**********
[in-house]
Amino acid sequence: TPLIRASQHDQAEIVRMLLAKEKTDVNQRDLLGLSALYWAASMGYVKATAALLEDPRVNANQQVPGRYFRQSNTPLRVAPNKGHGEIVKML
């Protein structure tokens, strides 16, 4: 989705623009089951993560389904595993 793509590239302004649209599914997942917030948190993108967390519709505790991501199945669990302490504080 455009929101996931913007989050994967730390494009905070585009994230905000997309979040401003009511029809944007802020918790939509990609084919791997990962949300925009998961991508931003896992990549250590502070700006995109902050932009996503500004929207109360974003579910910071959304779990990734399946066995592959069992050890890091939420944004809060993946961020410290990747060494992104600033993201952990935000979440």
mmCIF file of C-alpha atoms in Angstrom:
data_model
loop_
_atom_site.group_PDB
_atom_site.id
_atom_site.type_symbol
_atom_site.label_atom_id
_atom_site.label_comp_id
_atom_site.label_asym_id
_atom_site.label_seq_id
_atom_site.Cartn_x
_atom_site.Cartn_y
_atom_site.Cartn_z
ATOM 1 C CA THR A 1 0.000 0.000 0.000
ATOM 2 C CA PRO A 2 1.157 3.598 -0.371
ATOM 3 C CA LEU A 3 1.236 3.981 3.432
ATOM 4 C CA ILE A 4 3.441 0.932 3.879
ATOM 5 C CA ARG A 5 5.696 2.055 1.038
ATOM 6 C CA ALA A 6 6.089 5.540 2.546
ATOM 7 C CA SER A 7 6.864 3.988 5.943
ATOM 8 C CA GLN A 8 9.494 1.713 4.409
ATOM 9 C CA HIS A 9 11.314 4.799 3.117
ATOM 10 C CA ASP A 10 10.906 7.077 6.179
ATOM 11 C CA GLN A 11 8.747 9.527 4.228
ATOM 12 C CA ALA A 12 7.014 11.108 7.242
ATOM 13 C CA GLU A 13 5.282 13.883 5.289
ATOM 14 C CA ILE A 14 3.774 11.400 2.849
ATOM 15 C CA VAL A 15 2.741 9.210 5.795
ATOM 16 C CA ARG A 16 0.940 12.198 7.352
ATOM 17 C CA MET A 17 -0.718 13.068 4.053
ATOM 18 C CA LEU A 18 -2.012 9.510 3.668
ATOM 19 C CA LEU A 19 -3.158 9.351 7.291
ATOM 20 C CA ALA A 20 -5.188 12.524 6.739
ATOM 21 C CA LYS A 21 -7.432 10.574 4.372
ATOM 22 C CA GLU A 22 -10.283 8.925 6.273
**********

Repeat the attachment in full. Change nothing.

[in-house]
Amino acid sequence: TPLIRASQHDQAEIVRMLLAKEKTDVNQRDLLGLSALYWAASMGYVKATAALLEDPRVNANQQVPGRYFRQSNTPLRVAPNKGHGEIVKML
């Protein structure tokens, strides 16, 4: 989705623009089951993560389904595993 793509590239302004649209599914997942917030948190993108967390519709505790991501199945669990302490504080 455009929101996931913007989050994967730390494009905070585009994230905000997309979040401003009511029809944007802020918790939509990609084919791997990962949300925009998961991508931003896992990549250590502070700006995109902050932009996503500004929207109360974003579910910071959304779990990734399946066995592959069992050890890091939420944004809060993946961020410290990747060494992104600033993201952990935000979440």
mmCIF file of C-alpha atoms in Angstrom:
data_model
loop_
_atom_site.group_PDB
_atom_site.id
_atom_site.type_symbol
_atom_site.label_atom_id
_atom_site.label_comp_id
_atom_site.label_asym_id
_atom_site.label_seq_id
_atom_site.Cartn_x
_atom_site.Cartn_y
_atom_site.Cartn_z
ATOM 1 C CA THR A 1 0.000 0.000 0.000
ATOM 2 C CA PRO A 2 1.157 3.598 -0.371
ATOM 3 C CA LEU A 3 1.236 3.981 3.432
ATOM 4 C CA ILE A 4 3.441 0.932 3.879
ATOM 5 C CA ARG A 5 5.696 2.055 1.038
ATOM 6 C CA ALA A 6 6.089 5.540 2.546
ATOM 7 C CA SER A 7 6.864 3.988 5.943
ATOM 8 C CA GLN A 8 9.494 1.713 4.409
ATOM 9 C CA HIS A 9 11.314 4.799 3.117
ATOM 10 C CA ASP A 10 10.906 7.077 6.179
ATOM 11 C CA GLN A 11 8.747 9.527 4.228
ATOM 12 C CA ALA A 12 7.014 11.108 7.242
ATOM 13 C CA GLU A 13 5.282 13.883 5.289
ATOM 14 C CA ILE A 14 3.774 11.400 2.849
ATOM 15 C CA VAL A 15 2.741 9.210 5.795
ATOM 16 C CA ARG A 16 0.940 12.198 7.352
ATOM 17 C CA MET A 17 -0.718 13.068 4.053
ATOM 18 C CA LEU A 18 -2.012 9.510 3.668
ATOM 19 C CA LEU A 19 -3.158 9.351 7.291
ATOM 20 C CA ALA A 20 -5.188 12.524 6.739
ATOM 21 C CA LYS A 21 -7.432 10.574 4.372
ATOM 22 C CA GLU A 22 -10.283 8.925 6.273